Despite a number of "glaring omissions" and limitations that prevent a complete look at the extent to which hate-driven violence is on the rise in America, new FBI data showing that 2017 saw a spike in hate crimes not seen since 2001 was met with alarm and calls to action by civil rights advocates, who have connected President Donald Trump's racist and xenophobic rhetoric to the increase in attacks on people of color, religious minorities, the LGBTQ community, and other vulnerable groups.
"The FBI data confirm the reality we all know: hate is increasing in America."
—Maya Berry, Arab-American Institute
The 7,175 reported hate crimes during Trump's first year in office represents a 17 percent rise from 2016 and the largest single-year increase since violence against Arab-Americans and Muslims soared after 9/11.
"The scourge of hate crime continues to harm communities in cities and states across the country. The FBI data confirm the reality we all know: hate is increasing in America," Maya Berry, executive director of the Arab-American Institute, said in a statement on Tuesday. "The FBI data, in what is missing from it, also demonstrates the hate crime reporting system we have in place is failing to respond adequately to hate crime, and thus inform fully the policy remedies we must make to improve our response to hate."
The FBI just released its annual report on hate crimes in America and it contains glaring omissions.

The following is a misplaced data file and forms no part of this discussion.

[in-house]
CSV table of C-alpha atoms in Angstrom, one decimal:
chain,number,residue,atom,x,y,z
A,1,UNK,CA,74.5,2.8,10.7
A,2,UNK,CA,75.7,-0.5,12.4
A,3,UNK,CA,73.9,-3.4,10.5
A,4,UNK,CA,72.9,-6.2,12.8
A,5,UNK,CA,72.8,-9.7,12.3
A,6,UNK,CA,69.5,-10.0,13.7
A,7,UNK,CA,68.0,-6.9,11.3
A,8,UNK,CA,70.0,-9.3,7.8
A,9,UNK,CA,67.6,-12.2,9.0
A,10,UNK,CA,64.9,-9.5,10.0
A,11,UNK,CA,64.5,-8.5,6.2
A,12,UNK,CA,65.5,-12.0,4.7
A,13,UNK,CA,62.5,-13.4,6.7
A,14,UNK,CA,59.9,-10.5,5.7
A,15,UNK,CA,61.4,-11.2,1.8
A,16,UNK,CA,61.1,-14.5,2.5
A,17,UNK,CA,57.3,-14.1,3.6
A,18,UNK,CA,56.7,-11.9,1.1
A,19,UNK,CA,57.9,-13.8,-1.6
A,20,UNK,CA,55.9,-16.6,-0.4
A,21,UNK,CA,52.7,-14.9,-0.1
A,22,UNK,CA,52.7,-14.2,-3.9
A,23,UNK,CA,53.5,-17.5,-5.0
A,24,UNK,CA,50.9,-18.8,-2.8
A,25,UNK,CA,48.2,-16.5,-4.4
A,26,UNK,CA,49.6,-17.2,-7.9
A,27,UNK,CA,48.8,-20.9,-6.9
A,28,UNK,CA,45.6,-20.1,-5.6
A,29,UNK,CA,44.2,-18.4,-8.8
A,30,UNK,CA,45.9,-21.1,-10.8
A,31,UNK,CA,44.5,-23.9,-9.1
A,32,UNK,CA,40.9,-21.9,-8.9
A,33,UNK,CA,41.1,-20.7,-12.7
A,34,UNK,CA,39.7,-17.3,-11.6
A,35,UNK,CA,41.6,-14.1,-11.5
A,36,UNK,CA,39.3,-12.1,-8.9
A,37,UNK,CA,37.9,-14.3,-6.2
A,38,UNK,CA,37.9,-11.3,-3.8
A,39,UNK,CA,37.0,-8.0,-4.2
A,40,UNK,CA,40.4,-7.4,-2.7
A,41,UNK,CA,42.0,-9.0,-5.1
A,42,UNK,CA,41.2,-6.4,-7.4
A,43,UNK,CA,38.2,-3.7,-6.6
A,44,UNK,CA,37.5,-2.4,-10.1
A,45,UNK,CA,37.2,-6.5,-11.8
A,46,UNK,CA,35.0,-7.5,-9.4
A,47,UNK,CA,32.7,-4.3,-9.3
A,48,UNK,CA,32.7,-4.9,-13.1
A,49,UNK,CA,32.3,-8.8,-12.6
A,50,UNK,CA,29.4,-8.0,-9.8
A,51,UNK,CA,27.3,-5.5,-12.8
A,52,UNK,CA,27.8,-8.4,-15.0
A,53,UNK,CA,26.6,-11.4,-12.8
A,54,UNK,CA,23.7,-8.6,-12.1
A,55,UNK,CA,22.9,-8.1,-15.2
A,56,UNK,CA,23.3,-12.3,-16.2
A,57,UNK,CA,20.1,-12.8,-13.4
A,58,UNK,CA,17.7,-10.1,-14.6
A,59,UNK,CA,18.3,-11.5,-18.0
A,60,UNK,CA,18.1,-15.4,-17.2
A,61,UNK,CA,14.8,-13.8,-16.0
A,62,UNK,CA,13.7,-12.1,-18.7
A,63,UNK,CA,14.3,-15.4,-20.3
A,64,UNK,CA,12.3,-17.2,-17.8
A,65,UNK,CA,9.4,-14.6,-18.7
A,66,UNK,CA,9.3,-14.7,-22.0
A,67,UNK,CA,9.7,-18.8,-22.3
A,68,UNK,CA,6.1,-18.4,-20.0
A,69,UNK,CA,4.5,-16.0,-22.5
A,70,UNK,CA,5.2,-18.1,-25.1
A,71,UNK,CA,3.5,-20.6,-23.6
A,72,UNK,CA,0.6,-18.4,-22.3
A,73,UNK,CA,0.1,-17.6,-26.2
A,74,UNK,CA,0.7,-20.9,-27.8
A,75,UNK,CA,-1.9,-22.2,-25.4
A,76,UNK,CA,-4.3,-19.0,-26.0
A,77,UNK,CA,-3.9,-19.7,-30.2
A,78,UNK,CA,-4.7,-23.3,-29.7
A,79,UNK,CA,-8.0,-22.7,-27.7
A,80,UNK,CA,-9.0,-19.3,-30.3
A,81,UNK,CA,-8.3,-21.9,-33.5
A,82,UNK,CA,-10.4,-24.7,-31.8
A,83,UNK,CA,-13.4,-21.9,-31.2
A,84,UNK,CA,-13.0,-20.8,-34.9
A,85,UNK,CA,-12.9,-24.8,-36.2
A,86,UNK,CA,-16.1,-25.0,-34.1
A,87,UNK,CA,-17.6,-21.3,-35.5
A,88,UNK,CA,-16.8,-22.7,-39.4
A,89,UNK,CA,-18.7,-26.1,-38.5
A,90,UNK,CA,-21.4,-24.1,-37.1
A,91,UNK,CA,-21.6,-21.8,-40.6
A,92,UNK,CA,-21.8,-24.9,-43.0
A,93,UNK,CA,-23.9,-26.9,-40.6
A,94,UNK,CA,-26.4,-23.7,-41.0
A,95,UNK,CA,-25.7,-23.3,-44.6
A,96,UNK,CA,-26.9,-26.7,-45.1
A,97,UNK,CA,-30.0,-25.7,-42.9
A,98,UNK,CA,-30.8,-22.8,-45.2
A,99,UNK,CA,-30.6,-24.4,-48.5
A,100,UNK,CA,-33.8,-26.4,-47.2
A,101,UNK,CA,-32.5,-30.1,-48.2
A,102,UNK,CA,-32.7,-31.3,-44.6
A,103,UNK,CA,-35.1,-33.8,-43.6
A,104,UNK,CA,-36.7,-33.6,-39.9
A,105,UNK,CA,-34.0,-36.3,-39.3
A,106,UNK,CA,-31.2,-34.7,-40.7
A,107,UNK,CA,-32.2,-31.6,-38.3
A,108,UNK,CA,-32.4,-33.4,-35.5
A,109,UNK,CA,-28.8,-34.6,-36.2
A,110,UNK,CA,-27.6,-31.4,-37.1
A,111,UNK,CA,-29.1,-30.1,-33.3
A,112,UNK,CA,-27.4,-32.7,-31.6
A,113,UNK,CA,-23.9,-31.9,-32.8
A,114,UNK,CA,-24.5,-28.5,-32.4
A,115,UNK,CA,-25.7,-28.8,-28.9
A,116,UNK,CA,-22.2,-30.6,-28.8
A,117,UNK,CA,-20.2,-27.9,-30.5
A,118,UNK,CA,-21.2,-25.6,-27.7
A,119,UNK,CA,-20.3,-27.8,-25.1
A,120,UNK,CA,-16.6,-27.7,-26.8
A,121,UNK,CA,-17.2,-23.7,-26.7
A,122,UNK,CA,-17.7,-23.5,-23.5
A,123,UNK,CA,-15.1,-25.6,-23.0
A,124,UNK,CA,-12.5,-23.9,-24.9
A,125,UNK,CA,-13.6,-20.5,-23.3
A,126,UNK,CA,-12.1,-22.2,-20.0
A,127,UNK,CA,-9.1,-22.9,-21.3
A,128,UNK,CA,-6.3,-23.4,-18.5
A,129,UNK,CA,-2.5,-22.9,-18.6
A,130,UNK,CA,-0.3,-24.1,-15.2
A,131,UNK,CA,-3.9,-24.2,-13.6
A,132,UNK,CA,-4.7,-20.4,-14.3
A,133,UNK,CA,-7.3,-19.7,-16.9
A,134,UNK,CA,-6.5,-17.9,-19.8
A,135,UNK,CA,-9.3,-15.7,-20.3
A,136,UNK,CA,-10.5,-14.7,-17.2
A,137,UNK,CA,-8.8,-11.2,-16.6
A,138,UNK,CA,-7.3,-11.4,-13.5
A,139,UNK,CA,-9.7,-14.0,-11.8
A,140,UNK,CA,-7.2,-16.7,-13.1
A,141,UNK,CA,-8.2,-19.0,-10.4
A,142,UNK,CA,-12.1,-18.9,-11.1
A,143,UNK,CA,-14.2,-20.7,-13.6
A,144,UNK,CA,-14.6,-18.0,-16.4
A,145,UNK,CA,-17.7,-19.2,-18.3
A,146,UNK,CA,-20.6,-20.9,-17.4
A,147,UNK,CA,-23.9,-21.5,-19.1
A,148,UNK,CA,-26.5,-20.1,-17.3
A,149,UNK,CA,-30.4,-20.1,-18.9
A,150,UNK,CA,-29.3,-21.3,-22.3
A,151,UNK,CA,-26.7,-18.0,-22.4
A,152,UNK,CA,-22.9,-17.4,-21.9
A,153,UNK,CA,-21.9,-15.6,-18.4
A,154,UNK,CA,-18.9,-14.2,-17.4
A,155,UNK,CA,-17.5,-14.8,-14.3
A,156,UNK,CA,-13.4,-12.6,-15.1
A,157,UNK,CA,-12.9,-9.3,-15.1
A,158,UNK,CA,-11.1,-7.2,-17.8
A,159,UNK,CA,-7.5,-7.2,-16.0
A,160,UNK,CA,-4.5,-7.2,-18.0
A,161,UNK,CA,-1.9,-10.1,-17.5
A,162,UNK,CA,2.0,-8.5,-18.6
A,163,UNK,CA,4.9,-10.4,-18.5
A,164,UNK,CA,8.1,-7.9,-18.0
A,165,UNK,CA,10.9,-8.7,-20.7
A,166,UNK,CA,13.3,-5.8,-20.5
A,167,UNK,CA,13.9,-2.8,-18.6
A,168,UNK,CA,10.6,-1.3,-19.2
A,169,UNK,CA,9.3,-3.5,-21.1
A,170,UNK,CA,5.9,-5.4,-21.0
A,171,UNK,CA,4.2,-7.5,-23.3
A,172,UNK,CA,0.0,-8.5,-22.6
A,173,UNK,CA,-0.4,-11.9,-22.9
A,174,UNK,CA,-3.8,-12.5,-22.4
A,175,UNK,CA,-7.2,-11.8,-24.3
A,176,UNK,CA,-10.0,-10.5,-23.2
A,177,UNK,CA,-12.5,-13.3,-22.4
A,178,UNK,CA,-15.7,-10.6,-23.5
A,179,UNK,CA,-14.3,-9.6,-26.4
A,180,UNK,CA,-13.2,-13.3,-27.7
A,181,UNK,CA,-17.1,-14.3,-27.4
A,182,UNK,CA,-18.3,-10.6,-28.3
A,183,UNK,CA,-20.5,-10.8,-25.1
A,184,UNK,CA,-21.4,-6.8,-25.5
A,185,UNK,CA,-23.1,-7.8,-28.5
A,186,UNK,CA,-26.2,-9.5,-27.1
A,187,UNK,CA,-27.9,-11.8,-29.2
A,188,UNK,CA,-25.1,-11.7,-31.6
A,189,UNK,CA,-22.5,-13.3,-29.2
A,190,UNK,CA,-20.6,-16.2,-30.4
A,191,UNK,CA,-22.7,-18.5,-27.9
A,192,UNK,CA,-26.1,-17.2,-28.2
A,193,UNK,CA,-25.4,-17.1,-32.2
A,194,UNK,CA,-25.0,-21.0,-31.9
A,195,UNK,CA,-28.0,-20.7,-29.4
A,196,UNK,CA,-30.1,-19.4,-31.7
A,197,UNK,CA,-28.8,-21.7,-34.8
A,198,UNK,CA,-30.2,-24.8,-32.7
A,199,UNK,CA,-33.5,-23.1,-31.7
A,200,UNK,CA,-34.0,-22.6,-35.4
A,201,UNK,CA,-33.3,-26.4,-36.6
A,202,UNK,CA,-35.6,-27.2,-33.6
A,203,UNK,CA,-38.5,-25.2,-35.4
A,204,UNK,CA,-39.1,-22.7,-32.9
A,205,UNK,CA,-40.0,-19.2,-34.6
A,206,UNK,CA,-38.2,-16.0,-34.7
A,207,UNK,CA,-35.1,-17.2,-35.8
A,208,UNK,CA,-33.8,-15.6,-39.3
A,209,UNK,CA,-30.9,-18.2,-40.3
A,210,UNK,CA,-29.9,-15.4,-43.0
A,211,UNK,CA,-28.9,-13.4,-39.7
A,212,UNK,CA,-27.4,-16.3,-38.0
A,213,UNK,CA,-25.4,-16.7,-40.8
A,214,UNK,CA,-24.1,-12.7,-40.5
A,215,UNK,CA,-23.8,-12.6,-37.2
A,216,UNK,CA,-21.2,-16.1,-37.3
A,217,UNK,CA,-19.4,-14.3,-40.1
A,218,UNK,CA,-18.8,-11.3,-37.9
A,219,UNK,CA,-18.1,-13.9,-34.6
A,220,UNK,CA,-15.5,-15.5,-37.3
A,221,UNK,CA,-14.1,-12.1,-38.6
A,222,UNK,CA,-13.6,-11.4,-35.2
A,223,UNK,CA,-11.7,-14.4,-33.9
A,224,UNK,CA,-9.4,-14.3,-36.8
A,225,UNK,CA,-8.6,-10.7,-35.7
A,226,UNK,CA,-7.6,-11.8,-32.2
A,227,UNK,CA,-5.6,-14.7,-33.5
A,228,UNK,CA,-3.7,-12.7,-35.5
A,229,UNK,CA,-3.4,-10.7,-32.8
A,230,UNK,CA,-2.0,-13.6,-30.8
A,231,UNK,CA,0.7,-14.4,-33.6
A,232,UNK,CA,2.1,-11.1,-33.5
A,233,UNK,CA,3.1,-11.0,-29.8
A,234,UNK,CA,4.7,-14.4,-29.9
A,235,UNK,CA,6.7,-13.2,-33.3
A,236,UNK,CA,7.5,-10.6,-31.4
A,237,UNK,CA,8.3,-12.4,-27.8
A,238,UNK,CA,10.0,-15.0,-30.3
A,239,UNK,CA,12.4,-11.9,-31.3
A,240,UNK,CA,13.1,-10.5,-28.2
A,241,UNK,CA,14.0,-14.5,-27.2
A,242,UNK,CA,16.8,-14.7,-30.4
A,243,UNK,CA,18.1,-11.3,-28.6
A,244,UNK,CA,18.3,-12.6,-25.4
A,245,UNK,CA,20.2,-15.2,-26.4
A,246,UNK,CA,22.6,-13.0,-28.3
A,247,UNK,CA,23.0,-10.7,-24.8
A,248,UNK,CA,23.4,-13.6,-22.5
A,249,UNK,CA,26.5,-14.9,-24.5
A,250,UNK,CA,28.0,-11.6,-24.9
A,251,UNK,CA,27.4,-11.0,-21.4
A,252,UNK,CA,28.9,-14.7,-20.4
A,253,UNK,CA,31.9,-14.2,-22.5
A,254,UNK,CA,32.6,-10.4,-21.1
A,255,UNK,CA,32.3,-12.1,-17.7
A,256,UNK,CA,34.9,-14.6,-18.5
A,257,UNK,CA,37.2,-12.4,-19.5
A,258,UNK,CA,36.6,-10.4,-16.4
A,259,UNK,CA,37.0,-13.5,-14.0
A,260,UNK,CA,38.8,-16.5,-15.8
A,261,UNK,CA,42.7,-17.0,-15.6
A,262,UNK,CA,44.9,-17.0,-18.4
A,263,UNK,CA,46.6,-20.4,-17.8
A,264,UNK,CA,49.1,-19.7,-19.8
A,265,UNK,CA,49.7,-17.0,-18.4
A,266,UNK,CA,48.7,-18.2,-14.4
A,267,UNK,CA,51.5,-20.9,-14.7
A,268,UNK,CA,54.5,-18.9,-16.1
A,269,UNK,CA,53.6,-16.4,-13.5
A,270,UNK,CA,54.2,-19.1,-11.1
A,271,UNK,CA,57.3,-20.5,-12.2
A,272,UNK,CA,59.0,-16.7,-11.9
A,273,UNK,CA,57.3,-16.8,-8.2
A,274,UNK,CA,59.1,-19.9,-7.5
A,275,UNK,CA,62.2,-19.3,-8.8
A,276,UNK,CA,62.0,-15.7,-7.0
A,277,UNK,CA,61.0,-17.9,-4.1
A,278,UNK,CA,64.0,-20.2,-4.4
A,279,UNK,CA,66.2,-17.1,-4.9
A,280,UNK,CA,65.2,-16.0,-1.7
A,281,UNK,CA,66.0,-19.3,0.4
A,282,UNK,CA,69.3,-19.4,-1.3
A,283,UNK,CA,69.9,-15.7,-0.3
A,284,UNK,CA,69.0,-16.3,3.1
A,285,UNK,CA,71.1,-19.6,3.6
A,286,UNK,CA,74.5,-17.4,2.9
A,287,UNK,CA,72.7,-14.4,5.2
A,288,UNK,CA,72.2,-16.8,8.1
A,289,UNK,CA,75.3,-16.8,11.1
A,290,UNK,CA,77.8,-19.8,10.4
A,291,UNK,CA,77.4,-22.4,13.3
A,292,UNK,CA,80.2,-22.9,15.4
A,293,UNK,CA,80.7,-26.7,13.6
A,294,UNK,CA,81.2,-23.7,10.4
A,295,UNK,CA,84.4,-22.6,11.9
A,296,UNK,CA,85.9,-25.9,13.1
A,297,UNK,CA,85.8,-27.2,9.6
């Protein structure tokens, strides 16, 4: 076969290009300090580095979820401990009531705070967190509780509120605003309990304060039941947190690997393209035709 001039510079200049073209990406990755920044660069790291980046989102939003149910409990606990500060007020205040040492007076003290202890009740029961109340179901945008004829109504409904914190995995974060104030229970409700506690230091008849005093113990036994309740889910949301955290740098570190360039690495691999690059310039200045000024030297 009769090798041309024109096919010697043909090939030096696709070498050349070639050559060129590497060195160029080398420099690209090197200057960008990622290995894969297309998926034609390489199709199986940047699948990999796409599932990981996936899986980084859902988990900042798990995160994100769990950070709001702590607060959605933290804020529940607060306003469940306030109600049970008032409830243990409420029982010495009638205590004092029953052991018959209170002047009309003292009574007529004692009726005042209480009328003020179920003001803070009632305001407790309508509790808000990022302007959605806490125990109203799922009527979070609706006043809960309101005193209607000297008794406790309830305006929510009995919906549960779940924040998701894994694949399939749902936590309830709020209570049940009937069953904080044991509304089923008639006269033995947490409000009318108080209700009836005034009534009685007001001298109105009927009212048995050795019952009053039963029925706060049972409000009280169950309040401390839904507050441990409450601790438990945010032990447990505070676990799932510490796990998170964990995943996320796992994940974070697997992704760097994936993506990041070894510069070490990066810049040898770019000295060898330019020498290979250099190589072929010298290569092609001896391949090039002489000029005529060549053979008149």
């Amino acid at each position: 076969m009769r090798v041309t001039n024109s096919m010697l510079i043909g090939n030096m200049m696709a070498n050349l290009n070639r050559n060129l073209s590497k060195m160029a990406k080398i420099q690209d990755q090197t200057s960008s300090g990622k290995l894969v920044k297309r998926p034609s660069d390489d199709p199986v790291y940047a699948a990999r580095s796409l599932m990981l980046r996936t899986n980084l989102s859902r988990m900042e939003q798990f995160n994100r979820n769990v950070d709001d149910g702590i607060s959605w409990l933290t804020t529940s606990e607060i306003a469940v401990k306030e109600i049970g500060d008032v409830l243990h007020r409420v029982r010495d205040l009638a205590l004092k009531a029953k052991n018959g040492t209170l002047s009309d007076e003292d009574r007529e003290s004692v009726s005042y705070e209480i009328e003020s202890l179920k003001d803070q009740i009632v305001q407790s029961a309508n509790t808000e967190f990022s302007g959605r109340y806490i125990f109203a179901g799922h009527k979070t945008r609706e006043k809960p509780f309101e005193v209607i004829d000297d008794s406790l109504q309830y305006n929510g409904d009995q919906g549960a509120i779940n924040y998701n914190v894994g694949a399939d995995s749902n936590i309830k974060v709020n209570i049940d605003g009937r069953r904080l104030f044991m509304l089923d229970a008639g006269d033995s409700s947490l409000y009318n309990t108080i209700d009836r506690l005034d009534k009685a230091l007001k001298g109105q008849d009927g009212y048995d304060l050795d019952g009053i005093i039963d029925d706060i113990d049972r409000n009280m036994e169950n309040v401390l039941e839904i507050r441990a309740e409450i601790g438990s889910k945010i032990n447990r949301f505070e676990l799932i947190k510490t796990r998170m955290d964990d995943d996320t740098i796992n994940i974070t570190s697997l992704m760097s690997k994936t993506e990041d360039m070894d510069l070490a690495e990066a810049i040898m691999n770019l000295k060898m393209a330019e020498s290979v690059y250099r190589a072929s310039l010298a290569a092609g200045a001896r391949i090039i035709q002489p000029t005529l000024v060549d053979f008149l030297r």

The murders of Srinivas Kuchibhotla, Heather Heyer, and the Portland MAX train stabbings, are not included in the report.https://t.co/3mY5PHlT1S
— Arjun Sethi (@arjunsethi81) November 13, 2018
According to the FBI's data—which comes just weeks after an anti-Semitic gunman killed 11 people after opening fire in a Pittsburgh synagogue—there were 2,013 hate crimes against black Americans, 938 against Jews, and 237 against Muslims in 2017.
Hate crimes targeting people for their sexual orientation accounted for 1,130 of the more than 7,000 incidents reported last year, the FBI found.
FBI recorded 1,679 anti-religious hate crimes in 2017 (up from 1538 in 2016)
•58.1% of them were anti-Jewish
•18.7% of them were anti-Muslim
At a combined only 3% of US population—Jews & Muslims suffer 77% of anti-religion hate crimes
Words matter—Hate speech has consequences
— Qasim Rashid, Esq. (@MuslimIQ) November 13, 2018
"This is shocking and requires Congress's full attention," the NAACP declared on Twitter in response to the FBI's numbers. "Shouldn't this urgent crisis be subject of first post-recess Senate Judiciary Committee hearing today, instead of ramming through more Trump judges? Our lives are at stake."